• Most Italians spend more than double the amount of time learning Italian grammar than do most native English speakers. For this reason, often the first thing they want to focus on are "rules" and "structures" of grammar instead of other parts of the language that are equally, if not more important. As a result, my students often have the ability to write or construct a sentence if given word choices, but lack vocabulary and speaking ability. This is both frustrating to the student as well as the teacher. As a solution for these situations, I write on the board the amount of time we will dedicate to grammar and other subjects, but then over lap them with each other when possible. This assures everyone involved that there will be a proper balance.
    • Many Italians in general (especially in the northern region of Piemonte where I am teaching) seem to be more comfortable remaining safely positioned as a part of a group, verses wanting to express personal opinions or react without the knowledge of what the others might think. In class this results in few people wanting to state, share, or initiate conversation. I often try to engage them in a particular subject, but find that I must call on someone in particular to get the ball rolling. Once conversation has been initiated, there is less tension, and people feel more comfortable to speak. This is of course common in other cultures, but since I’m focusing on problems students face in Italy, I must state that this is a large problem that can sometimes inhibits the possibility to learn.
    • Games, speaking activities and the engaging phase tend to be a bit difficult. Culturally the people of Piemonte are well known for being more reserved, quite and less likely to speak up, both in voice and opinion. Most people are concerned with their own business and seldom make it obvious if they want to know something about someone else. This is not true for all parts of Italy so, it often helps group dynamics if there are students from different parts of the country in class together. Personal information is not something people here are used to giving out, so getting students engaged often results in a classroom full of blank stares. They understand the directions, but do not often consider games, exercises and free speaking activities to be fun or helpful. Therefore I have found that the engage and activate stages are often not as fun as they could be. It works better if there are clear rules, reasons and expectations stated on the board. These problems get easier for the students as well for myself as time goes on and they realize that in order to improve, we all must step outside our comfort zone and try, even if it means making mistakes it’s all part of learning.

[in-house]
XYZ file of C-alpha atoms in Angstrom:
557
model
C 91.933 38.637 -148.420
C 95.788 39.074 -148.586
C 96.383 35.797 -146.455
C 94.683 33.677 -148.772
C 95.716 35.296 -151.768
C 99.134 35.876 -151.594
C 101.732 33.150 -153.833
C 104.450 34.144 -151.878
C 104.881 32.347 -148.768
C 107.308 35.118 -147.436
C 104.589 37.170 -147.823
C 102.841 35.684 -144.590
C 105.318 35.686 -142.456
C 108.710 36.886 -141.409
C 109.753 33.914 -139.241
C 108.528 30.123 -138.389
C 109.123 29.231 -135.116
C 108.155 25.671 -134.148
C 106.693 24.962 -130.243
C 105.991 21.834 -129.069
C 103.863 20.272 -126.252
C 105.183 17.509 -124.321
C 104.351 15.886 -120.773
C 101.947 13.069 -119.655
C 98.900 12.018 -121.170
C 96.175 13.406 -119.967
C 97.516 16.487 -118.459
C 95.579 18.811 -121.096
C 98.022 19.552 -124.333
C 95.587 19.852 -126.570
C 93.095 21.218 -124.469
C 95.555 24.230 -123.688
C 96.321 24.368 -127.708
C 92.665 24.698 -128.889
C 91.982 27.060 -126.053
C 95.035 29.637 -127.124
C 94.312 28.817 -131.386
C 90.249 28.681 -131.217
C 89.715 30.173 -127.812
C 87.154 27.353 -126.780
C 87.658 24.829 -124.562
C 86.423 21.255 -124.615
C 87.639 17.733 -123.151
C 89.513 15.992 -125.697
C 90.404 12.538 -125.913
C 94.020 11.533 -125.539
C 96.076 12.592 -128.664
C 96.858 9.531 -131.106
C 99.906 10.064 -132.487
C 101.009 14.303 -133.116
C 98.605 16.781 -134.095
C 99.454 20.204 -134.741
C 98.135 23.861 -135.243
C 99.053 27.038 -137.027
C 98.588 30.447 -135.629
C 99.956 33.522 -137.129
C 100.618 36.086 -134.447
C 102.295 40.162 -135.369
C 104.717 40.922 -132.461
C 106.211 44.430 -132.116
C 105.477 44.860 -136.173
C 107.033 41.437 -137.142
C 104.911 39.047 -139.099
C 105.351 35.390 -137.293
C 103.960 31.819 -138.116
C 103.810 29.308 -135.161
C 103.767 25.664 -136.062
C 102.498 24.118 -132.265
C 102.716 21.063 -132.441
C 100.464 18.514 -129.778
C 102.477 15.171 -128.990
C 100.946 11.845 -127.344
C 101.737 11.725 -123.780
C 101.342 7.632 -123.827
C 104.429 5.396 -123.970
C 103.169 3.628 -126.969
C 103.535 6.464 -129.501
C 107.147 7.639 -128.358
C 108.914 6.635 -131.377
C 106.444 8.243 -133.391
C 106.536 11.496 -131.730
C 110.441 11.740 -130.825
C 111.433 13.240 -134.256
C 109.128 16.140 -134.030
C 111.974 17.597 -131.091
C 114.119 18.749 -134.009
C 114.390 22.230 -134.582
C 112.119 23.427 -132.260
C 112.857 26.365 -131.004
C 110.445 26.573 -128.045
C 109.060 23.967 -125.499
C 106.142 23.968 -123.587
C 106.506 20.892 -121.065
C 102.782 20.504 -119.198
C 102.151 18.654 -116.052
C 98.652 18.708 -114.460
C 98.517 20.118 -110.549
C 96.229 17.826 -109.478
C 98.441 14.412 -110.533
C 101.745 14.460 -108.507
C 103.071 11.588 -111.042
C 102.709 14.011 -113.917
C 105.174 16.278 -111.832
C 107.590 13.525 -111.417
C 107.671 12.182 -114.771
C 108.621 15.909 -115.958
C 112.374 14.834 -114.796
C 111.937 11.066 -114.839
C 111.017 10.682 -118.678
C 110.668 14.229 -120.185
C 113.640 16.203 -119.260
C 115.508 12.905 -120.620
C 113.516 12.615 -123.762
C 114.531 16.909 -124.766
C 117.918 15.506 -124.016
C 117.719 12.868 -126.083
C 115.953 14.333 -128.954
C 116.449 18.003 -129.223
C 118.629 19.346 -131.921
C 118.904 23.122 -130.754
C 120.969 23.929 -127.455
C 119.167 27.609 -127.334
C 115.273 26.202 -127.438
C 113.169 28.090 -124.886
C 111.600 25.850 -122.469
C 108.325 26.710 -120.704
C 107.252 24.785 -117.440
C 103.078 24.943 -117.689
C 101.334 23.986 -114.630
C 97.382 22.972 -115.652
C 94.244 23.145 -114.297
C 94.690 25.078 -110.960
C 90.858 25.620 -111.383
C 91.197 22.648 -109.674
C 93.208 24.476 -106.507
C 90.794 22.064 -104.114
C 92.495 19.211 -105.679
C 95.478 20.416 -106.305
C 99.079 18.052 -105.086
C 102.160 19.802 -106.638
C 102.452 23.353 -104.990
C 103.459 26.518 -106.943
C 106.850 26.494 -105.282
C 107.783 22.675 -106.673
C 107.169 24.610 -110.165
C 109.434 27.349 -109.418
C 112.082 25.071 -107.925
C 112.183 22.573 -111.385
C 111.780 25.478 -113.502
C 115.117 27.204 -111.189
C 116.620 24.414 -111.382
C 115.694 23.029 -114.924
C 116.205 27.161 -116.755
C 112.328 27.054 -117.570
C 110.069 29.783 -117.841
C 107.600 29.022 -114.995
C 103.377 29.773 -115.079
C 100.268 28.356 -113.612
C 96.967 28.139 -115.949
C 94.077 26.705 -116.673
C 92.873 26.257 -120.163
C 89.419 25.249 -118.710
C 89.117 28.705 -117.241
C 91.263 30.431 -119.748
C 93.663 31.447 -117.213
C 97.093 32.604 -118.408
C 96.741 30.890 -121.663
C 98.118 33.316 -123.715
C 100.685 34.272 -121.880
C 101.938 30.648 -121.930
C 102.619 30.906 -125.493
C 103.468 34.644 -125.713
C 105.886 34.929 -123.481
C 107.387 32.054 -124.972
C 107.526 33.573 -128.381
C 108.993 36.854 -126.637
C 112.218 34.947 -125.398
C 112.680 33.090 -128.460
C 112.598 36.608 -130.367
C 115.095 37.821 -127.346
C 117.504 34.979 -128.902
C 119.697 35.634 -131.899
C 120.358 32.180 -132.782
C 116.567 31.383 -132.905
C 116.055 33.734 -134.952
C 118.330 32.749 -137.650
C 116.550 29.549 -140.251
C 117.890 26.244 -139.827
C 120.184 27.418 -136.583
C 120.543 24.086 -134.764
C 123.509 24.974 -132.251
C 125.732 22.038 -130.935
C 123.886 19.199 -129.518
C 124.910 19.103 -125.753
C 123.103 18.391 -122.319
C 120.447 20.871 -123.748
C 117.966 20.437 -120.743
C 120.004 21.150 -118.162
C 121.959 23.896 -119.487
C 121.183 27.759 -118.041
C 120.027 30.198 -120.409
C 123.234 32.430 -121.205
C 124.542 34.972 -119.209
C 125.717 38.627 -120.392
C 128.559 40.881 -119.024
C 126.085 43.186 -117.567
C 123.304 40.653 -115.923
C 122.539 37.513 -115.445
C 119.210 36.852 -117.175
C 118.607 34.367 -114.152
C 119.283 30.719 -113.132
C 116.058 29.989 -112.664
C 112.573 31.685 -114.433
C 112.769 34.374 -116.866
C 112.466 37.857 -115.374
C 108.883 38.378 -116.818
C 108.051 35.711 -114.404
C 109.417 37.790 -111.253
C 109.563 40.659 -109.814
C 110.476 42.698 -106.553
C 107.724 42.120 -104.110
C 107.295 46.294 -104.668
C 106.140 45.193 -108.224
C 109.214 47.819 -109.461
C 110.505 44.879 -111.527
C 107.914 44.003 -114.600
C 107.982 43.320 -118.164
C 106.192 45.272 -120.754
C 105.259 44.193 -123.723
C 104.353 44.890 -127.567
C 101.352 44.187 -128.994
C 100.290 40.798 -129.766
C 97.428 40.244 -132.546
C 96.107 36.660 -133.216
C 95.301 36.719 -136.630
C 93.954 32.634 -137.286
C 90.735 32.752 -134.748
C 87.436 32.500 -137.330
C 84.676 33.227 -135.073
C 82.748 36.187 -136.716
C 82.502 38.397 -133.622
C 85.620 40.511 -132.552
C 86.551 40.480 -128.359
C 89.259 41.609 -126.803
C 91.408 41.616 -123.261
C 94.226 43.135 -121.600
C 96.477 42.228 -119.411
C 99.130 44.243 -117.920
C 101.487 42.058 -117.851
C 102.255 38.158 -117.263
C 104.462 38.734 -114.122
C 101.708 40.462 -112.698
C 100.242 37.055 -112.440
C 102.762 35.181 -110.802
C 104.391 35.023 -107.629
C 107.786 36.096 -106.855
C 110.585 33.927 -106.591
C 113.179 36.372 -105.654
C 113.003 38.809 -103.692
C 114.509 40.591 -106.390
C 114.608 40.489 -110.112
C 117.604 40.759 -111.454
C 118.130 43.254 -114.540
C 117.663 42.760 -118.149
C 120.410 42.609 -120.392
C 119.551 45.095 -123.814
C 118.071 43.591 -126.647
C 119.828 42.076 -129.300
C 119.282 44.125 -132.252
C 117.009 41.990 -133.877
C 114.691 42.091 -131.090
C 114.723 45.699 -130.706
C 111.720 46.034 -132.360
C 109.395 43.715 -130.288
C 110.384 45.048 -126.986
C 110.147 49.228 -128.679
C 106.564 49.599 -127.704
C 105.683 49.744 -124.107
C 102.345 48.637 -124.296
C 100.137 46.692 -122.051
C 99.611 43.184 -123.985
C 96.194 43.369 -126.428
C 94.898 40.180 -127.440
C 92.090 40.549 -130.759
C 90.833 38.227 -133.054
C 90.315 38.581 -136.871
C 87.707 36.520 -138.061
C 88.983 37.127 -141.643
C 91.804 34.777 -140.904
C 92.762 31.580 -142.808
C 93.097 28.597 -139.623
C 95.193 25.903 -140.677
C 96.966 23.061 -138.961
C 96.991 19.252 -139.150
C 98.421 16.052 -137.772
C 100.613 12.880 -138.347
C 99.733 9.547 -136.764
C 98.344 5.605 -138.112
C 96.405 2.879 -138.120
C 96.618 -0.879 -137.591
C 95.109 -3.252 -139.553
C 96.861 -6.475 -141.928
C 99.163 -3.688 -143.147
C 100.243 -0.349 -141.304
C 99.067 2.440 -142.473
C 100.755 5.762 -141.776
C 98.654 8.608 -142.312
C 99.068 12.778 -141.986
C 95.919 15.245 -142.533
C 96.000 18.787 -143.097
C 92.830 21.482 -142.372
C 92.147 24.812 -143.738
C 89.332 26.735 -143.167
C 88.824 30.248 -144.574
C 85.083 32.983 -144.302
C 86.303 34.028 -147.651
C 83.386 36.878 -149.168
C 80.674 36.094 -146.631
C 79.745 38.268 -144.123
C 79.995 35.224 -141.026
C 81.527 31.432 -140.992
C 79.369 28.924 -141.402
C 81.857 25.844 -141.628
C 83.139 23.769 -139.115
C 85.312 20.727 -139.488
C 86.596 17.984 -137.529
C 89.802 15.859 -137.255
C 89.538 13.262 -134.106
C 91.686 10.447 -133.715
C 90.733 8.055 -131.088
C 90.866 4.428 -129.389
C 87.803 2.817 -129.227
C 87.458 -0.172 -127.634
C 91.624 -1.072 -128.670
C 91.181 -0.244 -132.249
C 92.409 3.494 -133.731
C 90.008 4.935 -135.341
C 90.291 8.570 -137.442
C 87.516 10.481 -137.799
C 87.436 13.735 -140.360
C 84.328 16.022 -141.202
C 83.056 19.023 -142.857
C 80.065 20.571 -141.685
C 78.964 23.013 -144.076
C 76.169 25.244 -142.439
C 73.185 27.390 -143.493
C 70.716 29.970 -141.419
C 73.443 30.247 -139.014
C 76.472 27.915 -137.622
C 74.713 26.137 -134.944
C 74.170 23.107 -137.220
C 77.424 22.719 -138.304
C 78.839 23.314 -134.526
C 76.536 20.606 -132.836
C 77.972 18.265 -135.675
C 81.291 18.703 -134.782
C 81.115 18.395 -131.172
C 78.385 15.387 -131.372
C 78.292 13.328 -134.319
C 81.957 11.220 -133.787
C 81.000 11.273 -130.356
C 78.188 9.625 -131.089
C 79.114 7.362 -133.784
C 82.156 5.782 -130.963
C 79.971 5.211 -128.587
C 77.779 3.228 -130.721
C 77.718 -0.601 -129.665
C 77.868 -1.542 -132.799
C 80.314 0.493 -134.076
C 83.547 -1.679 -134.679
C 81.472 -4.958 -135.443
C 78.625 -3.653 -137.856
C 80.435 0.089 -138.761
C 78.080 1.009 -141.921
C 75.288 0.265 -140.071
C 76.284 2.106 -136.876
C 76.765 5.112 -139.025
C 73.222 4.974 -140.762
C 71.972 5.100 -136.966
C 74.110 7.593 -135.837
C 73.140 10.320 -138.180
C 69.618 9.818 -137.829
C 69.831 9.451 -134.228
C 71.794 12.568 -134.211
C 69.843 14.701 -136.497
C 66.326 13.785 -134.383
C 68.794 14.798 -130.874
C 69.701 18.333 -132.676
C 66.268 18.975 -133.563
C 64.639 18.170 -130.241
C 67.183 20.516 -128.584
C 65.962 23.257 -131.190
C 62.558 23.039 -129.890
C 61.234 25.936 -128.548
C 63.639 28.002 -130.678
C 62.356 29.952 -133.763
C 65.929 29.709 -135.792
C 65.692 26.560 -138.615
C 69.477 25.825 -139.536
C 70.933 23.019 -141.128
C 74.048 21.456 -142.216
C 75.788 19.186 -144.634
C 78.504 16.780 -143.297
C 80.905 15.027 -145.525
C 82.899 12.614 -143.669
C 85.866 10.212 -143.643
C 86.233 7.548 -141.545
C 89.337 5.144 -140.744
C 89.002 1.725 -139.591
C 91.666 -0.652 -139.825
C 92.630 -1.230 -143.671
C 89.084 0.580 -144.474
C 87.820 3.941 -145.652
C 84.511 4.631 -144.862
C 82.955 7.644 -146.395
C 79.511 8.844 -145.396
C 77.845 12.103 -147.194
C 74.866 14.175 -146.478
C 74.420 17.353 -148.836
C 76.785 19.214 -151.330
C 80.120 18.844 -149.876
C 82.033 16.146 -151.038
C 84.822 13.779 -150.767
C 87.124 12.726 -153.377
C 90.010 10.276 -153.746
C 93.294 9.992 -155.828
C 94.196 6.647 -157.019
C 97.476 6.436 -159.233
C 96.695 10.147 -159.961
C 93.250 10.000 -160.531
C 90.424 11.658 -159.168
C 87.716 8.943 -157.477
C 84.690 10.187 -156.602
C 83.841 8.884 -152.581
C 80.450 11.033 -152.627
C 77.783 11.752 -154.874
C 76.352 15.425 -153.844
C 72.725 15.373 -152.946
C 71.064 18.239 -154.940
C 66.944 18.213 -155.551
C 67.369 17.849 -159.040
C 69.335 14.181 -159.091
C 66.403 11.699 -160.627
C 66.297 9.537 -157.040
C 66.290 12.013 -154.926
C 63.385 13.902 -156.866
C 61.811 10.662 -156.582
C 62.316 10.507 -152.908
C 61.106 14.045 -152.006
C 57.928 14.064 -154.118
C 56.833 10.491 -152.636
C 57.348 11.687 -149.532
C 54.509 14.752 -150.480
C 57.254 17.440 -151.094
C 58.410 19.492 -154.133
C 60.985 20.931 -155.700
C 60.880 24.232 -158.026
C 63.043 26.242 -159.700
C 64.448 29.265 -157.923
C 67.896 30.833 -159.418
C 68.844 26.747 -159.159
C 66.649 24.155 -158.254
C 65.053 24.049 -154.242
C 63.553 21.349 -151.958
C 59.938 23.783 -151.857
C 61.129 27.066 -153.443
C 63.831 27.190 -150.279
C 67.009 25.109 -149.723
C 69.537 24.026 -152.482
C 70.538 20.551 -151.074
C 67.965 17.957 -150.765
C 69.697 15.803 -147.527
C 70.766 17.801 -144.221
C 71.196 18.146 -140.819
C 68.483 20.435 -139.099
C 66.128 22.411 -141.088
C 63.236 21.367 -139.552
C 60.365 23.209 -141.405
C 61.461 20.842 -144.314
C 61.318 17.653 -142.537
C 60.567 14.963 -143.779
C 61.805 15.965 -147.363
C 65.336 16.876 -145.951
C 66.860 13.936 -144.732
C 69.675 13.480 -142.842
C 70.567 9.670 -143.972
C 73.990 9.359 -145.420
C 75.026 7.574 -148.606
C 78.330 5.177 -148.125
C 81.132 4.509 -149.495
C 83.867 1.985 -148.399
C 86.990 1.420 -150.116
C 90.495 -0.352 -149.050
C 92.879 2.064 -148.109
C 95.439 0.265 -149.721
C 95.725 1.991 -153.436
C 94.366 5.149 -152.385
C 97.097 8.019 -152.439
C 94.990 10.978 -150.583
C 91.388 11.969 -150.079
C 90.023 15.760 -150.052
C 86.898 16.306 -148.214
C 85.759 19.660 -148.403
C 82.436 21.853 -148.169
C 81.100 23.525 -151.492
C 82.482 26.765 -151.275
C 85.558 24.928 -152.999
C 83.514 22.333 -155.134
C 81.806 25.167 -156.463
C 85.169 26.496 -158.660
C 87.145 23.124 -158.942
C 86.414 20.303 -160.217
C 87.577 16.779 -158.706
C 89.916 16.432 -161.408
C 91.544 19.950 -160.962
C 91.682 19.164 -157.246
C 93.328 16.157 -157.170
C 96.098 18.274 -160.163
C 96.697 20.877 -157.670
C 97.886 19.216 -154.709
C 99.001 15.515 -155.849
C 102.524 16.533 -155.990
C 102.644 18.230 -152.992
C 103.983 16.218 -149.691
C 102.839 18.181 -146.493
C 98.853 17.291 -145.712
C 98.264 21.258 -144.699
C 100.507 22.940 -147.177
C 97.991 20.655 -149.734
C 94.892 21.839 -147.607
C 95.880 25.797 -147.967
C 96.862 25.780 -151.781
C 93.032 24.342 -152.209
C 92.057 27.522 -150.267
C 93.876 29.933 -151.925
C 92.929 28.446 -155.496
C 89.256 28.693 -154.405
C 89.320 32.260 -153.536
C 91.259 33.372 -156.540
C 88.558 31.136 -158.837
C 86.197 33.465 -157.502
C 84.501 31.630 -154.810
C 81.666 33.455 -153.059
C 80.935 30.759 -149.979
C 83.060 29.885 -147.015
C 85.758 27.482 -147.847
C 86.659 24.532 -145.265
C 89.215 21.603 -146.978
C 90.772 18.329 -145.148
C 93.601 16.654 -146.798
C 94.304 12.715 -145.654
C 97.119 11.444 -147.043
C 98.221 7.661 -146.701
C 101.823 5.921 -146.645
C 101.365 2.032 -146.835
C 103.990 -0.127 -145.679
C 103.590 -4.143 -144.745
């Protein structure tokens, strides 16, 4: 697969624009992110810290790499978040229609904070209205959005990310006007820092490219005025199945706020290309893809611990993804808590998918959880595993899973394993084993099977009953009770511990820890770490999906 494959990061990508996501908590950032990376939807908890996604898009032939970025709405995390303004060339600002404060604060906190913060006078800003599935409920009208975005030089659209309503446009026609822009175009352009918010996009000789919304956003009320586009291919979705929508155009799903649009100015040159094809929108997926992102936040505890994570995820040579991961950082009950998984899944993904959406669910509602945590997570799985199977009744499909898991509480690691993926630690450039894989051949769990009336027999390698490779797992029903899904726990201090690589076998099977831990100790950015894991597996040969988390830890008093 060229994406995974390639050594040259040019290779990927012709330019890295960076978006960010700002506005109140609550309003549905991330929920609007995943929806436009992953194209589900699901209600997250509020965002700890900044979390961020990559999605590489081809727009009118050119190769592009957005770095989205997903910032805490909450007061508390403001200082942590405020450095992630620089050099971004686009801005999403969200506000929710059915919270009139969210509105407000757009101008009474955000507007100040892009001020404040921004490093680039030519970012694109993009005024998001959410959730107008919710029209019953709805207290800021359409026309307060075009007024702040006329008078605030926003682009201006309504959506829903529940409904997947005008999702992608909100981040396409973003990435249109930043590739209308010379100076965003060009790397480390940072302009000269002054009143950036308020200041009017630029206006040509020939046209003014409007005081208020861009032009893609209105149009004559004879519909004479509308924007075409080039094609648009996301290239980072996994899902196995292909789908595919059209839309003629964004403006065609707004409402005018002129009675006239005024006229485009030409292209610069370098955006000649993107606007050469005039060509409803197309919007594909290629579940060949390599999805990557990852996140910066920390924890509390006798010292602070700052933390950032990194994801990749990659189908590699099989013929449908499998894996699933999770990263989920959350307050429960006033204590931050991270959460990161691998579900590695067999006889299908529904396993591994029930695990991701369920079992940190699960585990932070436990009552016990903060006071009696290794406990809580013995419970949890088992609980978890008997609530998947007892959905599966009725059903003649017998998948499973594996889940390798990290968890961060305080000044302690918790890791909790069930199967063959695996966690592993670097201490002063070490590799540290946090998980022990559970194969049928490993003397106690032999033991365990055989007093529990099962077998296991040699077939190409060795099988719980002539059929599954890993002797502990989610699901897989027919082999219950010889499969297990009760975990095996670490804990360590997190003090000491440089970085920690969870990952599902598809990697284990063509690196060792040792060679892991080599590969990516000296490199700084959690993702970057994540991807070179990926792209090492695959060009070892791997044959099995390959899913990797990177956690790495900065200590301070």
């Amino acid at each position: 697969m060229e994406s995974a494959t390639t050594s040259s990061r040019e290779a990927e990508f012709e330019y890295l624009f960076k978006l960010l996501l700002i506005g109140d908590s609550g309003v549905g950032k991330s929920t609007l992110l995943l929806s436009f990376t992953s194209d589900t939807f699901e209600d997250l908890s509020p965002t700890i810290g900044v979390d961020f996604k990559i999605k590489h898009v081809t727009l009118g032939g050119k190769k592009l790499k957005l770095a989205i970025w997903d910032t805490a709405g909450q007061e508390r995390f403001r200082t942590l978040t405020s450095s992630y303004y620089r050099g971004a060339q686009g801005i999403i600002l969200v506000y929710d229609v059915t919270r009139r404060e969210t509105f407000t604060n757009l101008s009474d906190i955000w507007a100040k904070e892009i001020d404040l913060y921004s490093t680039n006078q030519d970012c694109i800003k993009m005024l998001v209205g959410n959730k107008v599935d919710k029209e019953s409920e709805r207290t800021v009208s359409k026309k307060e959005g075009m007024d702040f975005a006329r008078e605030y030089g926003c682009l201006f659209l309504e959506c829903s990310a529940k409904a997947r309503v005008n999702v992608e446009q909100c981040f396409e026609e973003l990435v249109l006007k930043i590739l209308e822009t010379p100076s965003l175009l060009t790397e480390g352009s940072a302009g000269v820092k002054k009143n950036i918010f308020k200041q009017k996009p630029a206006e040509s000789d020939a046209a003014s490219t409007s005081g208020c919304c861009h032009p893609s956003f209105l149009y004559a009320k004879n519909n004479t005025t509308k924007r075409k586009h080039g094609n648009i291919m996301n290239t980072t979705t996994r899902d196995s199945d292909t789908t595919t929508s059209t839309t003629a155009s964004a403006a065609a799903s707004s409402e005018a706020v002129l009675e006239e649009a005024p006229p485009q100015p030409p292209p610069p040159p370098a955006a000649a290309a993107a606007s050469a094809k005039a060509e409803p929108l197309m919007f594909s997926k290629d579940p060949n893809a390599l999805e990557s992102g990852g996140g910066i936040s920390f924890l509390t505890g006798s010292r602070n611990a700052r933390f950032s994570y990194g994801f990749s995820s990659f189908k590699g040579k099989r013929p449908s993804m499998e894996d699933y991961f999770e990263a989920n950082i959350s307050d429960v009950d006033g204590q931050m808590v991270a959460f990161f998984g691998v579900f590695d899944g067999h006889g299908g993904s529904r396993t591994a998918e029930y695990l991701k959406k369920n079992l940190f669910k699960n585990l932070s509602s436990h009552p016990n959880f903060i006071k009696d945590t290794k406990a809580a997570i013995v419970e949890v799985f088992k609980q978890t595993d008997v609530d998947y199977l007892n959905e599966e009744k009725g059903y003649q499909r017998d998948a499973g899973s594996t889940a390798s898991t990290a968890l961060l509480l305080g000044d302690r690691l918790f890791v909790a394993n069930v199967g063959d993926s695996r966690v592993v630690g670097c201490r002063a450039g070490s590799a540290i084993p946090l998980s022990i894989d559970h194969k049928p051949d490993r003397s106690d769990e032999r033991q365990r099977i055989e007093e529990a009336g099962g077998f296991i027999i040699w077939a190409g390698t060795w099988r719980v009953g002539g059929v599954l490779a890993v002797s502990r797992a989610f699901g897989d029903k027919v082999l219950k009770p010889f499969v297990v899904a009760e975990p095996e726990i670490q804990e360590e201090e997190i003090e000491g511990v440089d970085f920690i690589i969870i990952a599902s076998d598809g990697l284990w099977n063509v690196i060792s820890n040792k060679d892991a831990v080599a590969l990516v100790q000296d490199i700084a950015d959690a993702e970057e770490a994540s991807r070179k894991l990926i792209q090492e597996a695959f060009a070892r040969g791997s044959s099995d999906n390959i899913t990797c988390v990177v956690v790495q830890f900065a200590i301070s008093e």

Technical speech problem s students in Italy face

    • There is no H sound in the Italian language, so words that start with H such as, hope, happy, hospital and hungry are almost always difficult for students to say. Usually the word is pronounced without the H sound, but the rest of the word gets said. We try to work on this sound whenever it gets brought up in class by doing drills individually as well as together.
    • There is also no TH, X, Y or K sound. All though students learn fairly quickly the X, Y, K sounds; the TH presents much more a problem. We do mouth exercise where you are not allowed to use your lips when saying a TH word, only your tongue and top teeth. This helps but it remains difficult for many students.

    These are only a few of the issues students in Italy face, but the once I have mentioned seem to be the main issues in my particular classes. With my limited teaching experience I feel it is important to recognise these factors not as problems, but more as a personal challenge for me as a teacher.

    In conclusion I feel it is necessary to draw a connection between some of the cultural and social factors mentioned previously. Many Italians live in houses or apartments with relatives, this really strengthens the family unit, and helps with economic support. Students before the age of 25 usually do not work and live at home, as education here is viewed as a high priority. Since families often live in a common area, money is often spent on children and education first. This is very helpful and beneficial in the way students view school and language. I almost always feel that my students truly understand that learning English is important. I also feel that all though at first opening up is challenging, most students like the interaction, and especially enjoy information about other cultures and traditions. I feel extremely fortunate to be teaching in such a culturally rich country as Italy, and hope that my experiences will grow with each new class.